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MH17 in news as doco emerges and families sue Putin

May 25, 2016 Headline News No Comments Email Email

egtmedia59The families of victims of Malaysia Airlines flight MH17, shot down over Ukraine in 2014, have lodged a compensation claim against Russia and President Vladimir Putin in the European Court of Human Rights.

Families of Australian victims are seeking compensation of AUD 10 million per passenger, the Sydney Morning Herald reported, adding that the claim “could result in one of the largest aviation disaster payouts in history”.

The application by Sydney law firm LHD Lawyers names 33 next-of-kin of victims, including people from Australia, New Zealand and Malaysia, the paper reported.

Dutch and Australian police officers investigate crash site of MH17 in Ukraine

Dutch and Australian police officers investigate crash site of MH17 in Ukraine


MH17 crashed in Ukraine in pro-Russian rebel-held territory on 17 July 2014, killing all 298 people aboard, including 28 Australians. The aircraft, flying from Amsterdam to Kuala Lumpur, was shot down by a Russian-made surface-to-air missile, the Dutch Safety Board concluded in its final report late last year.

The Dutch Safety Board was not authorised to attribute blame and did not do so.

Russia has always strongly denied its forces were responsible. Four days after the crash, two senior Russian generals accused the Ukrainian government of deliberately moving MH17 off its flight path. Russia suggested a Ukrainian Su-25 fighter jet shot MH17 down. Russian investigators alleged that Dutch experts deliberately ignored the findings of their Russian counterparts and turned a blind eye to evidence presented to them.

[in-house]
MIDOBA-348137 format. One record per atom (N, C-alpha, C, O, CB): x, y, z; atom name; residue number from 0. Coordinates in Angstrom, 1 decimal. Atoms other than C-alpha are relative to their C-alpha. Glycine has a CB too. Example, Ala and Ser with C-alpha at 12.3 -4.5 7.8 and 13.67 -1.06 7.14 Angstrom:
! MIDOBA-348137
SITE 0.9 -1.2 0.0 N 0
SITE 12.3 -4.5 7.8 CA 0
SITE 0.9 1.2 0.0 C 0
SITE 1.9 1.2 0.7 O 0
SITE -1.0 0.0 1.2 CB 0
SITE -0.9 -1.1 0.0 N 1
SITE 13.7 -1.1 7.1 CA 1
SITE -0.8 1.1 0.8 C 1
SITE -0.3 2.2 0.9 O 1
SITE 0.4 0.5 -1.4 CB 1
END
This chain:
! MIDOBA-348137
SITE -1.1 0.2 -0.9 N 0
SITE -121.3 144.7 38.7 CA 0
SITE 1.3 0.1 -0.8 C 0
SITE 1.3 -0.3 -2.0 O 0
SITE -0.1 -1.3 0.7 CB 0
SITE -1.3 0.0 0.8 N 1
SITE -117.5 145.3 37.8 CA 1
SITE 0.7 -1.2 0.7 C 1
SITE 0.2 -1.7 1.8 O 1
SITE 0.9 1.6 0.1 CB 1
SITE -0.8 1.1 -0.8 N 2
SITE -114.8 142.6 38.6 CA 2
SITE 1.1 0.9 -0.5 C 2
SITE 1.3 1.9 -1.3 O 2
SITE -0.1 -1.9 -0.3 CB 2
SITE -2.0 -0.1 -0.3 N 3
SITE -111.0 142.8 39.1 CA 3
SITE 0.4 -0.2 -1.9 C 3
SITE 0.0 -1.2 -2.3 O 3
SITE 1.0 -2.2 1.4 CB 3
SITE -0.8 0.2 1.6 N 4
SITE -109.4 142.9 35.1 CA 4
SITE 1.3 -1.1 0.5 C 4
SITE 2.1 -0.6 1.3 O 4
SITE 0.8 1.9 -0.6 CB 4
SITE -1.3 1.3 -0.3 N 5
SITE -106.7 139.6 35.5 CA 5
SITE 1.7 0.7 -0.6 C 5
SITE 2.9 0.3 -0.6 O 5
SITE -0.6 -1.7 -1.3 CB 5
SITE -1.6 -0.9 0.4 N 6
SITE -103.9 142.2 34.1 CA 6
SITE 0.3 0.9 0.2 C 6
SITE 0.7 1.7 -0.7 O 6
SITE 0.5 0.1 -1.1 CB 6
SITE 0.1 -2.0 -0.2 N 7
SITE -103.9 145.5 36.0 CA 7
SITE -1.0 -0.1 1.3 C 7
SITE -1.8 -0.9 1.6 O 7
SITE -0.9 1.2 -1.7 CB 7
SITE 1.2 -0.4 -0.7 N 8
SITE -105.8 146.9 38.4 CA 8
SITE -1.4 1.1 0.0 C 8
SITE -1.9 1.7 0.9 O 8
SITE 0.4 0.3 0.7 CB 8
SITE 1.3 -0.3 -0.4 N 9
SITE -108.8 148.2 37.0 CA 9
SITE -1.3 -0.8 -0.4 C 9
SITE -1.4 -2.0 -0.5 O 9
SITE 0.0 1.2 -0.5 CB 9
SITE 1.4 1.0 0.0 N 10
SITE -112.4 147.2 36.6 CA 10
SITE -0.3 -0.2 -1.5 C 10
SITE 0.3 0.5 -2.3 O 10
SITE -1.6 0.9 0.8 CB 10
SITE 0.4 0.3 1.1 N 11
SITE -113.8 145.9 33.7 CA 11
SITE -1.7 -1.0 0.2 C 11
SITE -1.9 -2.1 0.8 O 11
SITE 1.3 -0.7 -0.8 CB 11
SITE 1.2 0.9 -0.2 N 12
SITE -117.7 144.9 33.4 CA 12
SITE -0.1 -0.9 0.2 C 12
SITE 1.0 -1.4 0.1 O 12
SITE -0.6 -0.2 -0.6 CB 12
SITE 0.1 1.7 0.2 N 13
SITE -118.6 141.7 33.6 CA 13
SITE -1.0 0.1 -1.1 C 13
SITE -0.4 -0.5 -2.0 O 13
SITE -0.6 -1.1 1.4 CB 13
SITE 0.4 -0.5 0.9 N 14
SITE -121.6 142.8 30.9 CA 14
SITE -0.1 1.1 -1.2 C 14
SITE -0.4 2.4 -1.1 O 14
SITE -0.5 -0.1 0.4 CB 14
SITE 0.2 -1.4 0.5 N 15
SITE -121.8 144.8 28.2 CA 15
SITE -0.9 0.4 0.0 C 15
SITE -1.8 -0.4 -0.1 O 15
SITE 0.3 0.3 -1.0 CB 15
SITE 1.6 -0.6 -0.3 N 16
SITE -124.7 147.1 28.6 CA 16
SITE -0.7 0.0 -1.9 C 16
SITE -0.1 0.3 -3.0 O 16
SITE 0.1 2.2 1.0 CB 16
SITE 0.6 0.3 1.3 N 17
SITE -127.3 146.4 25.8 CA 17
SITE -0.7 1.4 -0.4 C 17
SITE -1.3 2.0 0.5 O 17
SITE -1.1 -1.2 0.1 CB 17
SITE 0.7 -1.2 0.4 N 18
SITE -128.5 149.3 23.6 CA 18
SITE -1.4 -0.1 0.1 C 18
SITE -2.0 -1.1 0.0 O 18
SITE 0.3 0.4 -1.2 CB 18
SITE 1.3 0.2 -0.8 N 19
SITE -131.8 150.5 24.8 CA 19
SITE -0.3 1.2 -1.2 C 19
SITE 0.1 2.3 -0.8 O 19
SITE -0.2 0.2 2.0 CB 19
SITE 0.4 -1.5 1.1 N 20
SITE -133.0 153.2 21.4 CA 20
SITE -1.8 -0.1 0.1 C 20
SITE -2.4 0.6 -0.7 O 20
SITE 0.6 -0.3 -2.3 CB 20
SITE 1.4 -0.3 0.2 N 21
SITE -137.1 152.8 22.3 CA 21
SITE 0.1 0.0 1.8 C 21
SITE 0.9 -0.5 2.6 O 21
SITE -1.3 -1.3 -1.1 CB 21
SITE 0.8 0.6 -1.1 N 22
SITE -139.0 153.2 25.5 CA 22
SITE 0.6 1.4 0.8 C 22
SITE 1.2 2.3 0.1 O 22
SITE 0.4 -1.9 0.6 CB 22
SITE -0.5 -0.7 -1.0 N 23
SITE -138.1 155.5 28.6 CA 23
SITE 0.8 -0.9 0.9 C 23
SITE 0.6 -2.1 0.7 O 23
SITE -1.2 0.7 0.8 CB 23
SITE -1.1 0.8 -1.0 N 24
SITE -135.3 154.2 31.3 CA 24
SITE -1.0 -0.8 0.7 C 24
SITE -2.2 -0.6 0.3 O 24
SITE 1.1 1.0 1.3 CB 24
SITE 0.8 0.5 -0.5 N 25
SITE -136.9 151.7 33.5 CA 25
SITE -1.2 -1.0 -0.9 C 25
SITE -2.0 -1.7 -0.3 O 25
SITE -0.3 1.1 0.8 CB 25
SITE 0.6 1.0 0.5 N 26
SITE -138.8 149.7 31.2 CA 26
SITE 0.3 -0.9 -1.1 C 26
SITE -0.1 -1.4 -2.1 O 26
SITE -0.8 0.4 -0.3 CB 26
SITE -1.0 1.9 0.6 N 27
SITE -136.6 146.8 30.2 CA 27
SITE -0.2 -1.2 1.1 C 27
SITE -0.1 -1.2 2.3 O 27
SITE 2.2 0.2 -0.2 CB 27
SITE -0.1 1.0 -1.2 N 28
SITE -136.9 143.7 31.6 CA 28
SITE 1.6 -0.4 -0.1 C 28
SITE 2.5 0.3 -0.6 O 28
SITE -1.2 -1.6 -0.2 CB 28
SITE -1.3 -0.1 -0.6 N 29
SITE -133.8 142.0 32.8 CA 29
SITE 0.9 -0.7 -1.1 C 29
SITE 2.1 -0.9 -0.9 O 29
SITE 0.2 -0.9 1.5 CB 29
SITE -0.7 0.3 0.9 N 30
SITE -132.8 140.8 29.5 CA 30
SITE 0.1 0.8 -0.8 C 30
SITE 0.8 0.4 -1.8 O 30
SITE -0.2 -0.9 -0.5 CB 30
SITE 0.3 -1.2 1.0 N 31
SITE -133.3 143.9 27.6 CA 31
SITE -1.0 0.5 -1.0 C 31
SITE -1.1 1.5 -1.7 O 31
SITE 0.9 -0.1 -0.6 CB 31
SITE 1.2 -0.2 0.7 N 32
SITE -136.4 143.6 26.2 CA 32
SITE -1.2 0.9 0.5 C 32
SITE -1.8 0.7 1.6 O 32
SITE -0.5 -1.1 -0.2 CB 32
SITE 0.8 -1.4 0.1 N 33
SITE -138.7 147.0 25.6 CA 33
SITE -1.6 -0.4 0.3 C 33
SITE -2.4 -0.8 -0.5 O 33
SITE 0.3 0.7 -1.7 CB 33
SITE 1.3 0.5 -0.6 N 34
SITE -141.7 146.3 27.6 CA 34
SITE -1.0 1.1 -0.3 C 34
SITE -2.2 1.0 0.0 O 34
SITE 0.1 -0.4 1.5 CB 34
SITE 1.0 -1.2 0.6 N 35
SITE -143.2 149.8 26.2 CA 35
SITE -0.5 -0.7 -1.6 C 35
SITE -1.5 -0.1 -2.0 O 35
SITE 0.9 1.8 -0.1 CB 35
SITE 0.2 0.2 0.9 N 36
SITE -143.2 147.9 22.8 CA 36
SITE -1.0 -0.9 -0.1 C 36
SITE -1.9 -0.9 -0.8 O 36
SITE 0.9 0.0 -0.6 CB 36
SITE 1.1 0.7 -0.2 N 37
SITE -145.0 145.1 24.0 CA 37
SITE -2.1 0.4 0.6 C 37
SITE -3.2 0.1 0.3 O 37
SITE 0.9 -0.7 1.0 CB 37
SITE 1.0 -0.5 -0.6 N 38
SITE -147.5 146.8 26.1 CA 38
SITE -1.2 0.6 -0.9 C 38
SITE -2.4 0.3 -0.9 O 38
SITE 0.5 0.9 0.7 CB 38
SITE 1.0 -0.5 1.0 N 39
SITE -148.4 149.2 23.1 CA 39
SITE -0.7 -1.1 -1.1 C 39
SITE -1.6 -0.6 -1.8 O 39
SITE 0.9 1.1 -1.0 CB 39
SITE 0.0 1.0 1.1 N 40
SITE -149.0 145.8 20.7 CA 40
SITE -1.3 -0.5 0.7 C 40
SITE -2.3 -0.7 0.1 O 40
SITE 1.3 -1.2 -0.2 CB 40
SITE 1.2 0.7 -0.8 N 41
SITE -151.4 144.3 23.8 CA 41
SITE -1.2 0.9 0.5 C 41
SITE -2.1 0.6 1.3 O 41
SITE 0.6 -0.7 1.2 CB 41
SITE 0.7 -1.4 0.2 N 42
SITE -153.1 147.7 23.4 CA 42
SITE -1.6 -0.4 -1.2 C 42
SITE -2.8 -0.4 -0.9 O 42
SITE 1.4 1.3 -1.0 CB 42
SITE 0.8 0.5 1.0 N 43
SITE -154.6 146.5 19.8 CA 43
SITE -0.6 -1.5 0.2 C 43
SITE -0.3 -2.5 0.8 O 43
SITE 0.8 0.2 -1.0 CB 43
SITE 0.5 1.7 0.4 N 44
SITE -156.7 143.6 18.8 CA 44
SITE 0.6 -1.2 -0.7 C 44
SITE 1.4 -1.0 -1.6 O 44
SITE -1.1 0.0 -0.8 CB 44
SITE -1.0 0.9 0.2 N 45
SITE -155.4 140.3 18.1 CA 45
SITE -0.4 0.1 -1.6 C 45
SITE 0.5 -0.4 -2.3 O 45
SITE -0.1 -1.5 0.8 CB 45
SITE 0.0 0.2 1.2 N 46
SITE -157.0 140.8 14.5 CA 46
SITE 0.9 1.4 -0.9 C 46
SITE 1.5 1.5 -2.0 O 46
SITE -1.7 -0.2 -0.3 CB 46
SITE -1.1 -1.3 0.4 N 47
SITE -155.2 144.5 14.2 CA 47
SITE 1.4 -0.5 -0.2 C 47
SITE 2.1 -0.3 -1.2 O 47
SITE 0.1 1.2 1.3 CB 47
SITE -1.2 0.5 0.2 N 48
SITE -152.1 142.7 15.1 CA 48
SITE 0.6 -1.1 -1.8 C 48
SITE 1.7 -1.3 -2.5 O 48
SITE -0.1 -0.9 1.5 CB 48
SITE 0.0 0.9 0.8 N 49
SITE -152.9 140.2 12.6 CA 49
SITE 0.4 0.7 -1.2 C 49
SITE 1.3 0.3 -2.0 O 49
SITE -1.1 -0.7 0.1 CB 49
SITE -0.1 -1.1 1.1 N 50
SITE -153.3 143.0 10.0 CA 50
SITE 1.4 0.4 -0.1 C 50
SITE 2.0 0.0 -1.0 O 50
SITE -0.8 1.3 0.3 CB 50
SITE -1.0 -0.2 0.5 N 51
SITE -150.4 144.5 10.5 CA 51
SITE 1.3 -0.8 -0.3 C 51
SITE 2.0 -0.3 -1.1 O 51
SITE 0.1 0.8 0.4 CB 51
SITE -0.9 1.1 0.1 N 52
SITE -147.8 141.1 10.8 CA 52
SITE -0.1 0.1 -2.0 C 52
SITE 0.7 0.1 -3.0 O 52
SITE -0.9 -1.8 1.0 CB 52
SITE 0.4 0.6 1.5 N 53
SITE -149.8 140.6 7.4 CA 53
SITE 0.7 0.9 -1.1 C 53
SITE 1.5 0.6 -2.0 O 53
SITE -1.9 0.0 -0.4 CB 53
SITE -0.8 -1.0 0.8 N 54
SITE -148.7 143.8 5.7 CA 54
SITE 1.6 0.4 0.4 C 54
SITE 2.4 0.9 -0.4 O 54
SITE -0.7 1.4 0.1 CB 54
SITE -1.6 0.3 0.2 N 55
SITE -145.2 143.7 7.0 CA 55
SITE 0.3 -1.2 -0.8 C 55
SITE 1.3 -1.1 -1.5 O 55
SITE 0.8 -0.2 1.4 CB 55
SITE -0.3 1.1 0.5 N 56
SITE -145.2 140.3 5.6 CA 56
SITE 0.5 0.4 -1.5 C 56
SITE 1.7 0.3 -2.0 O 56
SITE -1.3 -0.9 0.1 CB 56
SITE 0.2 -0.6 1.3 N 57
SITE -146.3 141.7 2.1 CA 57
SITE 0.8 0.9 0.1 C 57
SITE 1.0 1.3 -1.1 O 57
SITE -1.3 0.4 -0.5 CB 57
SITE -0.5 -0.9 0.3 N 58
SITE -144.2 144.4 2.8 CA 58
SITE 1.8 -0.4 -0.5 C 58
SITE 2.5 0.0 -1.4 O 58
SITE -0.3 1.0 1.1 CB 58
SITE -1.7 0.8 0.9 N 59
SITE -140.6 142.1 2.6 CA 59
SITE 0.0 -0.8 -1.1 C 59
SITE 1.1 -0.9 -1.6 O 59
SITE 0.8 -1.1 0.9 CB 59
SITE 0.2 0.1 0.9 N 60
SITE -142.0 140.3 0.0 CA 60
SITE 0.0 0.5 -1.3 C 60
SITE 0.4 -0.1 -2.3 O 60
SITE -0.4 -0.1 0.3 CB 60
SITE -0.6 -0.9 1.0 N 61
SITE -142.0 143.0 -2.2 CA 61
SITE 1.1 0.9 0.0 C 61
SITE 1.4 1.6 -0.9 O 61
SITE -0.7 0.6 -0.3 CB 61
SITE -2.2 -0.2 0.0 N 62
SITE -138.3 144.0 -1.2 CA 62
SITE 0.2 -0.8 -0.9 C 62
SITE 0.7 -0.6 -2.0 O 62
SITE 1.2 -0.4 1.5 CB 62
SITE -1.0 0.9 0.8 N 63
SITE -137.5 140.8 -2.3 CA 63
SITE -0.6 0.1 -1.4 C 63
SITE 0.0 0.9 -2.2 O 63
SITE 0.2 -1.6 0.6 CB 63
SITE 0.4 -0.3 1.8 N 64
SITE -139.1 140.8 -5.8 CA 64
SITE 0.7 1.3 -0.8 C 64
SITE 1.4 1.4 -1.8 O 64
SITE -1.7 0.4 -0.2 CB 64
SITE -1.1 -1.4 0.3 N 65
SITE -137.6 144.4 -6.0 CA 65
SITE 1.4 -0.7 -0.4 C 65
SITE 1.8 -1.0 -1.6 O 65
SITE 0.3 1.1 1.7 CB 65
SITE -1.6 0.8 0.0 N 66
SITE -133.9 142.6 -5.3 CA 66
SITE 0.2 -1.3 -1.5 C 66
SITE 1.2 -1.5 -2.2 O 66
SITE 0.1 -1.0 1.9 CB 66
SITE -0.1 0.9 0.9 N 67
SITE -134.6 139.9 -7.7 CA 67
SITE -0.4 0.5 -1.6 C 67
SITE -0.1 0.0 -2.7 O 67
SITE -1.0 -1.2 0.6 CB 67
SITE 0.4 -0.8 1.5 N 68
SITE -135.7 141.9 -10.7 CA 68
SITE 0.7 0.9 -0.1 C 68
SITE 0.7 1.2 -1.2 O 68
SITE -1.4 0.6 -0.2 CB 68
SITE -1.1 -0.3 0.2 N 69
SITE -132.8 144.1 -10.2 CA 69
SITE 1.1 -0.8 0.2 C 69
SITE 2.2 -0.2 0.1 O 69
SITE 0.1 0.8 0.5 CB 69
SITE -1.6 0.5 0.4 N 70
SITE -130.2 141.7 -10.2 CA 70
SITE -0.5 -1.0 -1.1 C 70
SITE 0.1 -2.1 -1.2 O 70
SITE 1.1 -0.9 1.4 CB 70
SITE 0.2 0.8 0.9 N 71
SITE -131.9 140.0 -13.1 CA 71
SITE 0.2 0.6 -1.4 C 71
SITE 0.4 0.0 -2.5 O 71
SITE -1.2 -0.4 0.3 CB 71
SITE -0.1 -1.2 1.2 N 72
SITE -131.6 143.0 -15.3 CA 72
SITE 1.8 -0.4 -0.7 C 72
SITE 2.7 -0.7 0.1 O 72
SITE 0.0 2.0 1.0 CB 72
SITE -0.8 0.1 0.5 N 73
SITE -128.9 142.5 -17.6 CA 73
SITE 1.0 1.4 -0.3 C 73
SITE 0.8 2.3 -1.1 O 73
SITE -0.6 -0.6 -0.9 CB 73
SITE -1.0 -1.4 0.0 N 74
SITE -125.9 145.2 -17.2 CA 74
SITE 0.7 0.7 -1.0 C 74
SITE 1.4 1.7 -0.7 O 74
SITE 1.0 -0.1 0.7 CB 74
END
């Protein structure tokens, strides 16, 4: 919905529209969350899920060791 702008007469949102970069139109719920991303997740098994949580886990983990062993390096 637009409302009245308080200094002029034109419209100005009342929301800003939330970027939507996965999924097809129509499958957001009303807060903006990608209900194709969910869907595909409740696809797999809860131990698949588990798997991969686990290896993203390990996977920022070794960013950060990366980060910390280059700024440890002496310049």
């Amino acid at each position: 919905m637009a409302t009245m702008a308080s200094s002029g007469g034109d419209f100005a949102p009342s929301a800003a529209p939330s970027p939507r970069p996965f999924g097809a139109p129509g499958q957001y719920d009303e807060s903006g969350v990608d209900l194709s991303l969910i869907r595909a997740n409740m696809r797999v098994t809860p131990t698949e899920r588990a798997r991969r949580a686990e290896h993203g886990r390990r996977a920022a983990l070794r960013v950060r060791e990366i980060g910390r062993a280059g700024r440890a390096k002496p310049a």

Earlier this month, the BBC screened a controversial new documentary titled Conspiracy Files: Who Shot Down MH17?

The BBC documentary, which examines various theories, is likely to screen in Australia. Some of the theories have been aired before. See Russia names pilot ‘who shot down MH17’ but mystery persists and Disturbing new theories emerge over MH17 shoot-down

The BBC has spoken with Billy Six, an investigative journalist from Berlin, who spent four months in Ukraine and interviewed more than 100 people in the rebel-controlled area around the crash site. Seven people told him they saw a fighter jet on the day MH17 crashed, and one said he saw a missile being launched from a plane. Billy Six thinks two fighter jets shot down MH17 – one firing its cannon, the other firing a missile.

Other investigators, however, think MH17 was hit by a ground-to-air missile, as the Dutch inquiry concluded.

As for the lawsuit against Putin and Russia, Kremlin spokesman Dmitry Peskov told journalists there was no lawsuit “de jure” [as a matter of law] because “the lawsuit becomes a lawsuit when it is accepted for consideration by the court, and when the court appropriately informs the side or country against which it is filed”.

“The court itself makes a decision on whether it will consider the legal recourse or whether it has no prospects,” Peskov told Russia’s TASS news agency, adding that none of that process had yet happened.

Written by Peter Needham

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